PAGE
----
Symptoms of a DDoS Attack

Symptoms of a DoS attack can resemble non-malicious availability issues, such as technical problems with a particular network or a system administrator performing maintenance. However, the following symptoms could indicate a DoS or DDoS attack:

  • Unusually slow network performance
  • Unavailability of a specific network service or website
  • An inability to access any website
  • An IP address makes an unusually large number of requests in a limited timespan
  • Server responds with a 503 error due to a service outage
  • Log analysis indicated a significant spike in network traffic
  • Odd traffic patterns, such as spikes at odd hours of the day or practices that appear to be unusual

Remote Work Vulnerabilities

As the COVID-19 pandemic swept the world, most organizations quickly transitioned to a remote workforce and focused more on serving customers through digital channels. However, while this digital transformation has many benefits, like improved employee morale and productivity, it also opened a pandora’s box of security vulnerabilities.

The increased adoption of hybrid work models means security teams are continually challenged to keep users connected and networks secure. Securing devices is a growing problem for organizations now as they’re unable to rely on connecting endpoints to campus networks for visibility and pushing updates. At the same time, employees connect to corporate resources with more personal, unmanaged devices, creating blind spots for security teams.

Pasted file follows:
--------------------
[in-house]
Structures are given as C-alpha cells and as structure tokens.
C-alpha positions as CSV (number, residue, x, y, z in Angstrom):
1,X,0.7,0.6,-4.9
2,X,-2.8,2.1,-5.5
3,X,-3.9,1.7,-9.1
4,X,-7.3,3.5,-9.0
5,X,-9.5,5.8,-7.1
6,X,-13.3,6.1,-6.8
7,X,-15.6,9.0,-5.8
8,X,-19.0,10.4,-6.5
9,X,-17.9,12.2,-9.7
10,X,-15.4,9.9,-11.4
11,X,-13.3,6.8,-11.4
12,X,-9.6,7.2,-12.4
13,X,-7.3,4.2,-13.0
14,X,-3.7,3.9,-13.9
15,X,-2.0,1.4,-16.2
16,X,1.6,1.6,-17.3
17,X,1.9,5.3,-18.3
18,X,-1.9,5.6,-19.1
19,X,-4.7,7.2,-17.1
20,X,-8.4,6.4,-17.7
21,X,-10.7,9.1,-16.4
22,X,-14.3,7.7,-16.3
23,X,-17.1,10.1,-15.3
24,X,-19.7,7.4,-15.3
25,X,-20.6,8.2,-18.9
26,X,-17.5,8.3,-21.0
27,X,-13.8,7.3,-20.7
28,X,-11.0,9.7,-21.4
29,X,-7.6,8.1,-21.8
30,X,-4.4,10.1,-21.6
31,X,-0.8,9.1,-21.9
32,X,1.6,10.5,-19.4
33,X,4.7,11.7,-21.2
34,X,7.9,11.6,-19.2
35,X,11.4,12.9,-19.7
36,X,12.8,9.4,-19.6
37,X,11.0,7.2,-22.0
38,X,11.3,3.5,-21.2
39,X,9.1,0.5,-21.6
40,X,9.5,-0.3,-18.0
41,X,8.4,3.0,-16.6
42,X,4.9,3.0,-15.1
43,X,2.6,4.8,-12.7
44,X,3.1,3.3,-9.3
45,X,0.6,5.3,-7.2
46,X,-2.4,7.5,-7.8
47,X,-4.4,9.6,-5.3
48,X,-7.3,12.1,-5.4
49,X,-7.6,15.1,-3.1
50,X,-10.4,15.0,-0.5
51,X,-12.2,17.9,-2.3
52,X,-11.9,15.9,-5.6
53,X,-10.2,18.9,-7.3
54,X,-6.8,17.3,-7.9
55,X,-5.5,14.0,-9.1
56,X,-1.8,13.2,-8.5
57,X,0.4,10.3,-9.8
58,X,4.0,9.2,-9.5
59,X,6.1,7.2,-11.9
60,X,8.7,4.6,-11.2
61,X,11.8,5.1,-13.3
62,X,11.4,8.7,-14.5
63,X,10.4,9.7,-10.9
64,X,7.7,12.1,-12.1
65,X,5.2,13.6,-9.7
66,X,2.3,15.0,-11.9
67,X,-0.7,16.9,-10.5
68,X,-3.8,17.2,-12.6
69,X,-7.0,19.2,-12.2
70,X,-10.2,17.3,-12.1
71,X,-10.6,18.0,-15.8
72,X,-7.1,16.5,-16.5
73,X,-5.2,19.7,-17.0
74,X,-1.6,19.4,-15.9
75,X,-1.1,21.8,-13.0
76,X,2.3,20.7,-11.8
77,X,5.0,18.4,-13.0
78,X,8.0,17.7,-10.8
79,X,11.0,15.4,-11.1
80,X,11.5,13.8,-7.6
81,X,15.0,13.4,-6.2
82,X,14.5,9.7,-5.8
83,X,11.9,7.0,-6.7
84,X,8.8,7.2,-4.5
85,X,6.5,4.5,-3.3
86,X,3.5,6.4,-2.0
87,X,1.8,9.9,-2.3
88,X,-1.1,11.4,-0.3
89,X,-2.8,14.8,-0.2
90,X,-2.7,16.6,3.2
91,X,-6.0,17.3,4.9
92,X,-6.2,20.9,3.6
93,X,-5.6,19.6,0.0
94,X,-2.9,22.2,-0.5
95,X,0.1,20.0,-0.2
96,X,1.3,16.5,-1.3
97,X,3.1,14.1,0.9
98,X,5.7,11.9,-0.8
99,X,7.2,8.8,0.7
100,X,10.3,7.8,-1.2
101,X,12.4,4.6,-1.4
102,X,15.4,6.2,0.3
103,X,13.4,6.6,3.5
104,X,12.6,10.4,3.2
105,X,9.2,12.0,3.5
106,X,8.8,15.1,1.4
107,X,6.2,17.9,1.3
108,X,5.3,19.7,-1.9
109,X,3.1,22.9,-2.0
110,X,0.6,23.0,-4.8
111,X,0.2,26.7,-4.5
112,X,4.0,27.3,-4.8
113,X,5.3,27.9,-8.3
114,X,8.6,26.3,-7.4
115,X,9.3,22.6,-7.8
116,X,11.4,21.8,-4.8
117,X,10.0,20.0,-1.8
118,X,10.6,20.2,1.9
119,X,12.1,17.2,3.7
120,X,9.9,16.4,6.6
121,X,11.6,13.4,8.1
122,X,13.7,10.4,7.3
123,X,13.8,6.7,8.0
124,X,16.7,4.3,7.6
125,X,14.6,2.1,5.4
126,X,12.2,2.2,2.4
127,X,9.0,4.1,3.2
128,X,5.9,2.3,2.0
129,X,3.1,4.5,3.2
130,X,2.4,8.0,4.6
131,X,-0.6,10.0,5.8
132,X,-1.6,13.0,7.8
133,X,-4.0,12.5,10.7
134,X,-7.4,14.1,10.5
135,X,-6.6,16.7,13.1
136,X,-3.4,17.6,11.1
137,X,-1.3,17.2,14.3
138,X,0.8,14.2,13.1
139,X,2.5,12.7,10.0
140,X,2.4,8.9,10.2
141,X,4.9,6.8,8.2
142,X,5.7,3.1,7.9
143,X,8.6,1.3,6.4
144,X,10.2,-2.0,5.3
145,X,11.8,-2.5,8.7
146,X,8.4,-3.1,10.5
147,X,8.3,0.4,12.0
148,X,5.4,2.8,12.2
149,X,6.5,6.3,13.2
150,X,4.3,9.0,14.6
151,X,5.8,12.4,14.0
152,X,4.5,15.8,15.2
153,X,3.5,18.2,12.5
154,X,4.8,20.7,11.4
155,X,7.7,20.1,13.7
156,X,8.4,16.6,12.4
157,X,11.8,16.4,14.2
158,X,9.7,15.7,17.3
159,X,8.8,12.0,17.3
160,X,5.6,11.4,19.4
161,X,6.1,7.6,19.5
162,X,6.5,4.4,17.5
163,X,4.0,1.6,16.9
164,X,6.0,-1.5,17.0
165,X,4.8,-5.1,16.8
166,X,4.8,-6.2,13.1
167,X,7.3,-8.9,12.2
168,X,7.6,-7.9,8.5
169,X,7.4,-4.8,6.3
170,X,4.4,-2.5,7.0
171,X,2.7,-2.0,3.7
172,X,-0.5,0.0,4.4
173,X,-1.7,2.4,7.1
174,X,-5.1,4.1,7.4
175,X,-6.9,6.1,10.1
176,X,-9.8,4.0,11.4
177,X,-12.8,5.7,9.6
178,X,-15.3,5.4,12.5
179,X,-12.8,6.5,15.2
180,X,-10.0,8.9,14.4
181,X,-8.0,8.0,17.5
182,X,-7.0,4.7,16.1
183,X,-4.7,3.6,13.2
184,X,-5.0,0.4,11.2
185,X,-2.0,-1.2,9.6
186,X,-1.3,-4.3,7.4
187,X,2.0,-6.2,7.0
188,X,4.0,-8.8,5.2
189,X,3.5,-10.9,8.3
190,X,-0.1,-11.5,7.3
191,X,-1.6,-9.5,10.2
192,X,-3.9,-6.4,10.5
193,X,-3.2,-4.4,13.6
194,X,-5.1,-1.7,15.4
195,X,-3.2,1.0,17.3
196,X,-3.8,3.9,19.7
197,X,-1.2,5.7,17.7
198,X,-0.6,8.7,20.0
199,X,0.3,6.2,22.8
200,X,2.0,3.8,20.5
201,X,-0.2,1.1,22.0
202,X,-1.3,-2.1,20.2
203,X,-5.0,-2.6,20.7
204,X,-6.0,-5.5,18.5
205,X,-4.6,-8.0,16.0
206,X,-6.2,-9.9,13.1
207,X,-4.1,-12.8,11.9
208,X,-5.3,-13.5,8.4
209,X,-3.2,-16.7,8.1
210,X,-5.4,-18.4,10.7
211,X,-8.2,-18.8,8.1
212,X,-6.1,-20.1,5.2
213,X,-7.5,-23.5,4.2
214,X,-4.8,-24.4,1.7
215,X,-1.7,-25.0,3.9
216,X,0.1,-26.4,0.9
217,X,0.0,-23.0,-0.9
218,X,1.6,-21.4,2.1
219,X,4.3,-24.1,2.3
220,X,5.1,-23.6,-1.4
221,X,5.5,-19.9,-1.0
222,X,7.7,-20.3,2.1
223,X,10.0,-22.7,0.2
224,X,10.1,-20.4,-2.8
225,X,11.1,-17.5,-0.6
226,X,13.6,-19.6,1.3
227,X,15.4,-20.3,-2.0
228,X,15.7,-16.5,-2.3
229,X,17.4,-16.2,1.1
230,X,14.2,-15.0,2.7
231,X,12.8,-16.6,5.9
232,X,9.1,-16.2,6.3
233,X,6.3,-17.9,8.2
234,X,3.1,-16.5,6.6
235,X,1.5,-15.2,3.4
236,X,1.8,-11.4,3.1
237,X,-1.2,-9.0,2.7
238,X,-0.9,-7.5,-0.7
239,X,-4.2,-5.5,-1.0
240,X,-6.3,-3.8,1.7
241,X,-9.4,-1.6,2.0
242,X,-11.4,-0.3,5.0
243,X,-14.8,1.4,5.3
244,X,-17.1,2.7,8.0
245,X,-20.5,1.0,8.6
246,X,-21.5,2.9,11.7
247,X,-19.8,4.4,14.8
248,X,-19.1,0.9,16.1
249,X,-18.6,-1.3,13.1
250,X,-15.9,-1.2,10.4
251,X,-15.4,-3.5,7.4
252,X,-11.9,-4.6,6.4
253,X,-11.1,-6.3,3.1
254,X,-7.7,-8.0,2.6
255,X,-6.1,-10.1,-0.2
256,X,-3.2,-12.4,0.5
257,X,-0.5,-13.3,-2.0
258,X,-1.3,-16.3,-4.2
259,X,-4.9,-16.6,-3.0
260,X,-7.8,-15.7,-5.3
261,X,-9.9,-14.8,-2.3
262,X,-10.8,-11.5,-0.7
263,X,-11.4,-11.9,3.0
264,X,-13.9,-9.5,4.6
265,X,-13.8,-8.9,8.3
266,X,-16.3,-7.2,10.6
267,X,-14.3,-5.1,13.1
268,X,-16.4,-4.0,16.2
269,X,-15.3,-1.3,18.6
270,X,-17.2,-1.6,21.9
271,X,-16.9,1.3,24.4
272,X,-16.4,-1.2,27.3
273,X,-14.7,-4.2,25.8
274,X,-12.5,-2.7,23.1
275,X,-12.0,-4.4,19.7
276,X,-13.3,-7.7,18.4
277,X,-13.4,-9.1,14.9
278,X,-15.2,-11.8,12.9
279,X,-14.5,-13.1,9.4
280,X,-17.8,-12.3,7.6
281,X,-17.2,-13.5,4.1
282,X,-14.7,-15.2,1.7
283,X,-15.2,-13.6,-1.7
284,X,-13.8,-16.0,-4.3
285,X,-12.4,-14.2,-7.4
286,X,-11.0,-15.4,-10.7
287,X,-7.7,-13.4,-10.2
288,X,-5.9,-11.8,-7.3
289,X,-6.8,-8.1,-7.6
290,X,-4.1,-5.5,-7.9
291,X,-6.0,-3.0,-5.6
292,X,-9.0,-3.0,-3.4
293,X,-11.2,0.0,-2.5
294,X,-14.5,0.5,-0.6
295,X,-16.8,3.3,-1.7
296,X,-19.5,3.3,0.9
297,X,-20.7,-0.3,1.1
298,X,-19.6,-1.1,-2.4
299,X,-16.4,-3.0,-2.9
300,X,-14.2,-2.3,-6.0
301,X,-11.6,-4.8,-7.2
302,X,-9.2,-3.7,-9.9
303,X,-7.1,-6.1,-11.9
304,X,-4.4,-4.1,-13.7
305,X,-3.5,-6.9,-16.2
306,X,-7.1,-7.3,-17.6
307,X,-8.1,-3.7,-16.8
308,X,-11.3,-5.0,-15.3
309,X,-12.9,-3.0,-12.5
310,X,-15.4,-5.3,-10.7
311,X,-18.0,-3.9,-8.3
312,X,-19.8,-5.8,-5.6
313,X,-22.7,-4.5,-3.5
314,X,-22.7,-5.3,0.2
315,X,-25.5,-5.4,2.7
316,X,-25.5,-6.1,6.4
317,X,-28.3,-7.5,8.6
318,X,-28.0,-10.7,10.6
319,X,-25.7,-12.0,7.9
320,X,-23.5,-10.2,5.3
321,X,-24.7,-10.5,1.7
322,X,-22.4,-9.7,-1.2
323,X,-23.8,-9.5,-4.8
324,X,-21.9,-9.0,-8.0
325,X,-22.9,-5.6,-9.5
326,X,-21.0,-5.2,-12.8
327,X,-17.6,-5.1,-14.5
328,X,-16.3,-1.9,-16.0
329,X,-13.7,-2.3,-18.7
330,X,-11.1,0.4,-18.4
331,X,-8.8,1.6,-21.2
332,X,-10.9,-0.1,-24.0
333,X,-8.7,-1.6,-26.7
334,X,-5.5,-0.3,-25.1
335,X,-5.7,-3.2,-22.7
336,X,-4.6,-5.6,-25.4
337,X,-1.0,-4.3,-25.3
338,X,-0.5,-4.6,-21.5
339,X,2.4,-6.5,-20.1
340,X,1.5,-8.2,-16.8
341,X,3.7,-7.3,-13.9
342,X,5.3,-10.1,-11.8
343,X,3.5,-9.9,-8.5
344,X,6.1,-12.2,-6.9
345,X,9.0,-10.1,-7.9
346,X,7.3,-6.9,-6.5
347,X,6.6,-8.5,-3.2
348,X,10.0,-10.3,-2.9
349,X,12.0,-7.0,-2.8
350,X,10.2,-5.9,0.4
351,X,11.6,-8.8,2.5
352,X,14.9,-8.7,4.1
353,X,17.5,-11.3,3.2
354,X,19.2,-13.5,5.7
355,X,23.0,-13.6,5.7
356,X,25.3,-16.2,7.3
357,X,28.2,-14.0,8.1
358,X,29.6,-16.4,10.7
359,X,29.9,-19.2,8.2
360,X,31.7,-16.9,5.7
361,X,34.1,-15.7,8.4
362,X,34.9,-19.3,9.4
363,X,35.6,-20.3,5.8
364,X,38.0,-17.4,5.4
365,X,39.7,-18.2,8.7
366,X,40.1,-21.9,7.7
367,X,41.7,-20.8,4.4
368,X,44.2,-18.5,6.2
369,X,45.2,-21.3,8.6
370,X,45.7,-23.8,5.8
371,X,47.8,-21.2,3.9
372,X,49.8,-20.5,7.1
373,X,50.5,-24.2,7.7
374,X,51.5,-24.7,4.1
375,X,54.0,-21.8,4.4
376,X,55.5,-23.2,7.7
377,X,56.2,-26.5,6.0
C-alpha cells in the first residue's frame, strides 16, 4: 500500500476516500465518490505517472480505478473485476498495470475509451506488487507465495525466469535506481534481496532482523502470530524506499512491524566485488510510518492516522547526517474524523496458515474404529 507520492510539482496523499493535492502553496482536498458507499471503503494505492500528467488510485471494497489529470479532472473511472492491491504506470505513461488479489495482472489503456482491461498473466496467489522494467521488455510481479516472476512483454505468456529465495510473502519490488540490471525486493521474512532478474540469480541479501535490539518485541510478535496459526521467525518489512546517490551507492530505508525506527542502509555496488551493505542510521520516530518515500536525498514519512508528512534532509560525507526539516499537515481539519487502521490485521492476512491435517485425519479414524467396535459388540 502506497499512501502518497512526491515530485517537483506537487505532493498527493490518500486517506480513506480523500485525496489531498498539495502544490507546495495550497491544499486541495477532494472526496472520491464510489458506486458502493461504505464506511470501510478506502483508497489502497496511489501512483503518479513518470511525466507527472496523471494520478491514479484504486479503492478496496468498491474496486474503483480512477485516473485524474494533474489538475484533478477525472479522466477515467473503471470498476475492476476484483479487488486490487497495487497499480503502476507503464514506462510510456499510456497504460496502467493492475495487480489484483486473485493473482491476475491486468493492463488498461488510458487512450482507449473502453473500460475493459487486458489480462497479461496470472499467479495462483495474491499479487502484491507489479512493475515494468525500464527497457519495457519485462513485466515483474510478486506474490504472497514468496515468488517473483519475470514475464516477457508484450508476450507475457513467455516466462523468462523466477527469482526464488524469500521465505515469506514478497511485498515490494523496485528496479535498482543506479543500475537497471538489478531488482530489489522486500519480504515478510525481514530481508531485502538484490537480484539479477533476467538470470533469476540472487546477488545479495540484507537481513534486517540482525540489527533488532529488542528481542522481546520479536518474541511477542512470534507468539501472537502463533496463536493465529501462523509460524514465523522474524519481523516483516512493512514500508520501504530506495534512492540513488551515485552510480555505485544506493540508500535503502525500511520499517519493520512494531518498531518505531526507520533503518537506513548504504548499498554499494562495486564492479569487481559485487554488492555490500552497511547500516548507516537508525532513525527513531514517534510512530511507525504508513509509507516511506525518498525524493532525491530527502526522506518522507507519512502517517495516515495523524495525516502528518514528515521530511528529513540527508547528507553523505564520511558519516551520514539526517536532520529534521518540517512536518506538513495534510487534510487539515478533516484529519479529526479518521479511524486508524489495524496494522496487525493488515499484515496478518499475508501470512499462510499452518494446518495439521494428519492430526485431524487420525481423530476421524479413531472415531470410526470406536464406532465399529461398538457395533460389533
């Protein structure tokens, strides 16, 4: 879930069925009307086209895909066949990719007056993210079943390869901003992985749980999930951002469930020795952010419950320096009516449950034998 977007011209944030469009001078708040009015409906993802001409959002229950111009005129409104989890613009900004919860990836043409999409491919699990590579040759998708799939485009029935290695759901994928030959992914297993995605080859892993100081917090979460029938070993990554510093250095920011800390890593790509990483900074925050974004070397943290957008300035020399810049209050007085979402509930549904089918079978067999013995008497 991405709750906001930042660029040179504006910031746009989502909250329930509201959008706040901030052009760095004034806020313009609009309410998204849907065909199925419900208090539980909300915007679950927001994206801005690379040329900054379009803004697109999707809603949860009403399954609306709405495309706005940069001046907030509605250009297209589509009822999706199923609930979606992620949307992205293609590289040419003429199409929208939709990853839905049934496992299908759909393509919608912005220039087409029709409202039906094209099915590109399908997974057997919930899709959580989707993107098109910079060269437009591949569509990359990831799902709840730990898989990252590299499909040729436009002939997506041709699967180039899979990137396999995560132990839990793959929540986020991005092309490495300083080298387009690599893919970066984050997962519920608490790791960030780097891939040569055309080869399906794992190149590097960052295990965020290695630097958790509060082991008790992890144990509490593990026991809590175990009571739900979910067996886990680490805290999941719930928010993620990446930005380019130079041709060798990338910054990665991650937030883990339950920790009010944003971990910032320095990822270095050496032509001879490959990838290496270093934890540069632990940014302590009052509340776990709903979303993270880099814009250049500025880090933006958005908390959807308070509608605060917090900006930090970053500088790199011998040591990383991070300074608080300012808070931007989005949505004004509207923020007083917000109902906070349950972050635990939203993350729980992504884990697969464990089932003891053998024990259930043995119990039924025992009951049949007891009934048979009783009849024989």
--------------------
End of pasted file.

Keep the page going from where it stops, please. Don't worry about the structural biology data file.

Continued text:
Types of Remote Work Vulnerabilities 

  • Unsecured Wi-Fi networks
  • Personal devices that don’t adhere to corporate security protocols
  • Lack of security awareness among staff
  • Decreased visibility into endpoints 

Protecting Your Organization from Cybersecurity Threats

There is no way to guarantee that your organization will not experience a cybersecurity breach, especially since intrusions are happening by the thousands or millions every hour. However, you should be able to guarantee that you’ve done everything you can to secure the infrastructure your organization’s sustainable growth depends on and that when the inevitable breach happens, your stakeholders can trust your organization to respond quickly and protect their interestsManaged security services are an effective strategy for businesses that don’t have the in-house resources to better plan, monitor and secure their digital estate today and in the future.